January 2017: President Trump says "sure, how many guns would you like?" February: Civil Service announces it will no longer be run by experts March: European history removed from the National Curriculum April: A promise that the NHS will be getting lots of additional funding "when the time is right" May: Chancellor Gove assures the nation that the pound reaching parity with the euro is a good thing June: Confirmation that 23rd June is to become become a UK Independence Day bank holiday July: Amusingly, it's now the UK's turn to assume the EU presidency August: Boris launches the Emperor Games, to be contested annually between the home nations September: Only one UK bank has collapsed so far, so that's good October: Human Rights legislation is scrapped in attempt to "cut back on red tape" November: Central database of foreign-born UK residents is established December: Bananas can now be sold in bunches of more than five
Winter 2018: Russia turns off gas supplies during coldest winter on record Spring 2018: Civil servants have agreed exit terms on a few agriculture and fisheries agreements Summer 2018: Two years are up, but the UK still hasn't managed to extricate itself from the EU Autumn 2018: House prices would be much more affordable by now if only people still had any money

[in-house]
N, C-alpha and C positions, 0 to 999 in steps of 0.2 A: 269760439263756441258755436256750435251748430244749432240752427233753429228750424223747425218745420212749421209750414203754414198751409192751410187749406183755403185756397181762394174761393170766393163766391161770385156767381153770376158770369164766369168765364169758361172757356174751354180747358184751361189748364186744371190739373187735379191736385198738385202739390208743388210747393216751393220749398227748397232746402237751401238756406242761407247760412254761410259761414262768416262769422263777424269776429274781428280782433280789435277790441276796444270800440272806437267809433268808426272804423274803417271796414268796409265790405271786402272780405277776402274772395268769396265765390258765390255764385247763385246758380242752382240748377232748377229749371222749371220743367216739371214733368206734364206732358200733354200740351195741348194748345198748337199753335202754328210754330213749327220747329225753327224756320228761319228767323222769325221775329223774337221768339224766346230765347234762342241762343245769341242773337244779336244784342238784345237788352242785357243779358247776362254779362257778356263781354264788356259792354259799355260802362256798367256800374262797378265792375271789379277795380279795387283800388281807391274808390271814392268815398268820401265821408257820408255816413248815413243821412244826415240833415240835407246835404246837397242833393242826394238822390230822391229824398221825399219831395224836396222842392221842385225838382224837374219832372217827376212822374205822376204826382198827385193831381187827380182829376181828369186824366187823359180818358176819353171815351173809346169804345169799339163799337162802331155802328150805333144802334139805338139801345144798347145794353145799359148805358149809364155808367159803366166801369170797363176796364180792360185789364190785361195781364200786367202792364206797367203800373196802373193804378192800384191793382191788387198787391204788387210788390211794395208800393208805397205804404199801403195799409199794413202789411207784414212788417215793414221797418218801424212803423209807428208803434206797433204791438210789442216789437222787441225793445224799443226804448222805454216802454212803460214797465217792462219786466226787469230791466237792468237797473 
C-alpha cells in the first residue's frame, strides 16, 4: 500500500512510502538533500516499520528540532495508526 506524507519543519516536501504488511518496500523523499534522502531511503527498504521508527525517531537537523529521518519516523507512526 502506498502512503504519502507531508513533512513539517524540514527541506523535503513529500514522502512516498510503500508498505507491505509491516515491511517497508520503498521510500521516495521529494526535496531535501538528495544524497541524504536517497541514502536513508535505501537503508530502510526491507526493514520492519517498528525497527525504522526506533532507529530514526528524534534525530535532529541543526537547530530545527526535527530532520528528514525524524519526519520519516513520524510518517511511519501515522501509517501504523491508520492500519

Winter 2019: Channel Tunnel rail services end after France refuses to restrain migrants at Calais Spring 2019: Second Scottish referendum votes 3 to 1 in favour of independence from the UK Summer 2019: Wall goes up along the Irish/Northern Irish border Autumn 2019: To combat the deepening recession, Boris sells off the country's naming rights
Winter 2020: The UK becomes the Emirates United Kingdom (or EUK for short) Spring 2020: In the General Election, the National Conservative Party increases its majority Summer 2020: The Labour Party dissolves, replaced as opposition by a Remain/LibDem rump coalition Autumn 2020: Launch of the British Health Service, where everybody pays because "it's only fair"
2021: A newly independent Scotland applies to join the EU but is told to join the queue 2022: Unemployment crisis forces positive discrimination in favour of those with Anglo-Saxon DNA 2023: Prime Minister announces exciting new trade deals with Iceland and Bermuda 2024: The Queen and the Royal Family move to Balmoral 2025: English Parliament opens in Leicester, and votes to make wearing of St George's cross compulsory 2026: Turkey now refusing to take in migrants from anywhere that used to be Great Britain 2027: Race riots destroy infrastructure in much of Lancashire and Sussex 2028: Retirement age reaches 78, as pensions prove worthless 2029: Immigration issue now totally sorted as nobody wants to come here any more
2030: Other countries have driverless cars, but Britain is now a nation of cyclists 2031: Wales votes for independence, rather later than it should have done 2032: EU breaks up after France and Germany vote to leave 2033: Government laughs at post-EU debacle and says "we told you so" 2034: Nuclear confrontation in the Baltic states makes much of East Anglia uninhabitable 2035: Boris Airport is forced to close after six months of operation due to rising sea levels 2036: The robots take over, so it turns out none of the above actually mattered